The opposite, ovate leaves are 2-4 inches long with serrated edges. Both leaf surfaces area covered with short, fine hairs, giving them a softly fuzzy appearance. Although the species can grow up to 5 feet tall and 3 feet wide, the cultivars are usually much shorter. The plants die back to the ground after a hard frost, and in mild enough climates will grow back the following spring. Pineapple sage is fairly fast growing, so it can be grown as an annual in colder areas where it will not survive the winter.
Pineapple sage blooms late in the season, so flowers often do not appear before the first frost in the Midwest.
Pineapple sage blooms late in the season, producing tubular scarlet-red flowers that are attractive to hummingbirds – although in the Midwest the plants frequently don’t start blooming until after the ruby-throated hummingbirds have already departed the region on their migration back to Central America for the winter. These are short day flowering plants, so will not bloom if grown where artificial lights (such as street lights) extend the day length in fall. Where there are no frosts (or indoors, in a greenhouse), plants may continue flowering until spring. The flowers are produced in whorls with 4 blossoms at each node along the terminal inflorescences, opening sequentially up the flower spike. Each 1-2 inch long flower has a hood-like upper lip and a spreading lower lip typical of salvias. Flowers are followed by small, dark-colored, football-shaped seeds that fall out of the calyx within a few days of fully ripening.
The flowers of pineapple sage start in a recurved inflorescence (L) that straightens up and flowers bloom sequentially from the bottom up (LC). The flowers are produced in whorls (RC) and each flower has a hood-like upper lip and a spreading lower lip typical of salvias (R).
Pineapple sage is often grown for its vibrant foliage rather than the flowers.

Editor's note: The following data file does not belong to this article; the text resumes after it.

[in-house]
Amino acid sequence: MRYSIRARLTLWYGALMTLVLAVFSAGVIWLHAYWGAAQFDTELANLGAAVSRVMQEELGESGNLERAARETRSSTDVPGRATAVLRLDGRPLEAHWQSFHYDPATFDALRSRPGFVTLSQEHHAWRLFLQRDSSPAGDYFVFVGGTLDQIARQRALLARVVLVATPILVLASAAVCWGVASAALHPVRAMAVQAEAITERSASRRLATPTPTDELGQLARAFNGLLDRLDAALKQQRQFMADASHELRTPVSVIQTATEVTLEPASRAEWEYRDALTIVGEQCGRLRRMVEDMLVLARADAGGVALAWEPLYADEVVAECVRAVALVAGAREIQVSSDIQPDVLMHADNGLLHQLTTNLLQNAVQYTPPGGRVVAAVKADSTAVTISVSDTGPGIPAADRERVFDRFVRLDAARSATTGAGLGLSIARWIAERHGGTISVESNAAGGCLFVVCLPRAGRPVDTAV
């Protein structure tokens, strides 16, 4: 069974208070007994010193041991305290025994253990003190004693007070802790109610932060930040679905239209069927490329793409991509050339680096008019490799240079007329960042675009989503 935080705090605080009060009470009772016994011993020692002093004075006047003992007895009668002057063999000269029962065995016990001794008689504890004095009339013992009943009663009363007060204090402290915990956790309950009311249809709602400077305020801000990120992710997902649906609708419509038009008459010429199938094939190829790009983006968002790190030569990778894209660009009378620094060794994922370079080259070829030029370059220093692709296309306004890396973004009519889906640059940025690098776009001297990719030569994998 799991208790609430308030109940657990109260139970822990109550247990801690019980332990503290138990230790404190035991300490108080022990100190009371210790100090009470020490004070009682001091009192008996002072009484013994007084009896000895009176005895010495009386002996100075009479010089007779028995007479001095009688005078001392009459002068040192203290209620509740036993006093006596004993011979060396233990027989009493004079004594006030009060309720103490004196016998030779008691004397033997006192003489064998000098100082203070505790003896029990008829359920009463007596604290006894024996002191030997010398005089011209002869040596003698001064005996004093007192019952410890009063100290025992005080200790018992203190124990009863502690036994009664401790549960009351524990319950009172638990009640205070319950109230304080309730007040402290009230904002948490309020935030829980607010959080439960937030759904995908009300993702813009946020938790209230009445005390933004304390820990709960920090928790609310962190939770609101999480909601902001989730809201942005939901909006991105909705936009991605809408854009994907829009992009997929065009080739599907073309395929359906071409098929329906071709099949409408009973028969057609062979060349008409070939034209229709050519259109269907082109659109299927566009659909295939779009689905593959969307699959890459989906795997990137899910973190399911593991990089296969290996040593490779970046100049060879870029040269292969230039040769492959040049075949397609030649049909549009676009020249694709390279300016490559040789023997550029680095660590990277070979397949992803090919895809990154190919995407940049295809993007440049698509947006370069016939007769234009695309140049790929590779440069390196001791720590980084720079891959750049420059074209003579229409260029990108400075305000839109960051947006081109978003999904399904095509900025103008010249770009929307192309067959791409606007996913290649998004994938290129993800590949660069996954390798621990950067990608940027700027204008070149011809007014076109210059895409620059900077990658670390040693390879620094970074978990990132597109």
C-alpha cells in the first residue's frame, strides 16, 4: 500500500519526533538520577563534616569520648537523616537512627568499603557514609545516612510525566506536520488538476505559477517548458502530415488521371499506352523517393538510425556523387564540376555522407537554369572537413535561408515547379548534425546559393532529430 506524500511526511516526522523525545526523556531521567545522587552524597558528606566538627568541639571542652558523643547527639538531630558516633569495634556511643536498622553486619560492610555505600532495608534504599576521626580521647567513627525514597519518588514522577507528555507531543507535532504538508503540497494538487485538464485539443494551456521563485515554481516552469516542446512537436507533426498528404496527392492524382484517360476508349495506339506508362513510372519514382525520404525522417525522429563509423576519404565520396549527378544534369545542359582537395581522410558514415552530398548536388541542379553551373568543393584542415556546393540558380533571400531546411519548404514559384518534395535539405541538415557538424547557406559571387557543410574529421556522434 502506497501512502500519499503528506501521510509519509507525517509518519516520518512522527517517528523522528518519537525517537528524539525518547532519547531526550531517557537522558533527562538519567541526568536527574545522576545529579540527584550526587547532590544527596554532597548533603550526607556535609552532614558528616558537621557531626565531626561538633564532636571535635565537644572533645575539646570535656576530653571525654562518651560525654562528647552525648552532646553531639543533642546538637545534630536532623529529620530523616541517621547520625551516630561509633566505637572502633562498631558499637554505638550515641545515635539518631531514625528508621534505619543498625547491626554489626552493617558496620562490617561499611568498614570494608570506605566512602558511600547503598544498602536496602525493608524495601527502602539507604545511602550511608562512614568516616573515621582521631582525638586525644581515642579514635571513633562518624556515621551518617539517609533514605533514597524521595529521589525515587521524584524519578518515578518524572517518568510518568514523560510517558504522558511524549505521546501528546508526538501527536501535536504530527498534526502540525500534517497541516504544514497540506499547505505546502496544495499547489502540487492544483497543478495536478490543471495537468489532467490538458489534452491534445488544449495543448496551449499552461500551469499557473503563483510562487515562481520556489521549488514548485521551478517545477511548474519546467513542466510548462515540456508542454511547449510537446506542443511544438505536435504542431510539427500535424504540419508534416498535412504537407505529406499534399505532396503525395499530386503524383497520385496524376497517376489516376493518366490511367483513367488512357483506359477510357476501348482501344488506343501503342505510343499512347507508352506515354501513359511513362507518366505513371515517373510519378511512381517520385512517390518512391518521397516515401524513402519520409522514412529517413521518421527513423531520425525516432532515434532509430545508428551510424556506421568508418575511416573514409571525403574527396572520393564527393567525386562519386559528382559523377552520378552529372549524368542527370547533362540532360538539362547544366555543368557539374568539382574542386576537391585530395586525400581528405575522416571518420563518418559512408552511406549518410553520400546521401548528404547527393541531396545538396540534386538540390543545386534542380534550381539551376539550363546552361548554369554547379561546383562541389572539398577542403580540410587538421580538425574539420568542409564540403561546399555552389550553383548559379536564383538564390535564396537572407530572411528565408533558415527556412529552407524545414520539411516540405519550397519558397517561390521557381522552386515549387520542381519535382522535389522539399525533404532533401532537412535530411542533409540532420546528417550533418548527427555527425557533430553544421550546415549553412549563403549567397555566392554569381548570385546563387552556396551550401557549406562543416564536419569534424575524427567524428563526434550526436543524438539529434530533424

Because it blooms so late in the season (and often is killed by frost before flowering) this plant is often grown primarily for its vibrant foliage that contrasts well with so many other annual or perennial plants with typical green leaves. Combine it with plants with dark-colored foliage or dark purple petunias for maximum contrast. Use it in beds or borders where it can turn into a large, bushy plant in a single season, or add it to the herb garden. It is easily grown in a container, which is more convenient to move inside to keep over the winter than digging and potting up plants in the ground.
Grow pineapple sage in full sun.
Grow pineapple sage in full sun in moist, well-drained soil. Plants will wilt if too dry; leaves will begin to curl up when the plant is dry. Keep evenly moist throughout the season to prevent leaves from dropping. Plants can be pinched when young to produce more branching for denser growth. Old, woody shoots can be removed when new shoots appear (this may only be in spring for overwintered plants). It has few pests outdoors and is not preferred by deer, but is susceptible to aphids, mealybugs, and spider mites in greenhouses.
Both the leaves and flowers are edible and when fresh can be used whole as a garnish or in salads or desserts. As an herb the leaves and flowers can be used as a tea. Both leaves and flowers can also be used in jellies or for potpourri. Snip young, tender leaves in the morning to use as needed throughout the season.
There are a few cultivars of pineapple sage:
- ‘Frieda Dixon’ has salmon pink instead of red flowers.
- Salvia elegans ‘Golden Delicious’.
‘Golden Delicious’ is a natural variant with bright chartreuse leaves discovered in 2001 and patented in 2007 (PP 17977). This cultivar grows 1-3 feet tall and has bright red flowers.
- ‘Honey Melon’ blooms earlier in the summer on a smaller plant than the species, so may be a better choice for northern gardeners that want plants to flower.
- ‘Scarlet Pineapple’ produces more flowers and bigger flowers than the species and has mid-green foliage.
- ‘Tangerine’ supposedly has more of a citrus than pineapple scent, with smaller leaves and smaller stature, and darker red flowers. Like ‘Honey Melon’ it will bloom earlier than the species.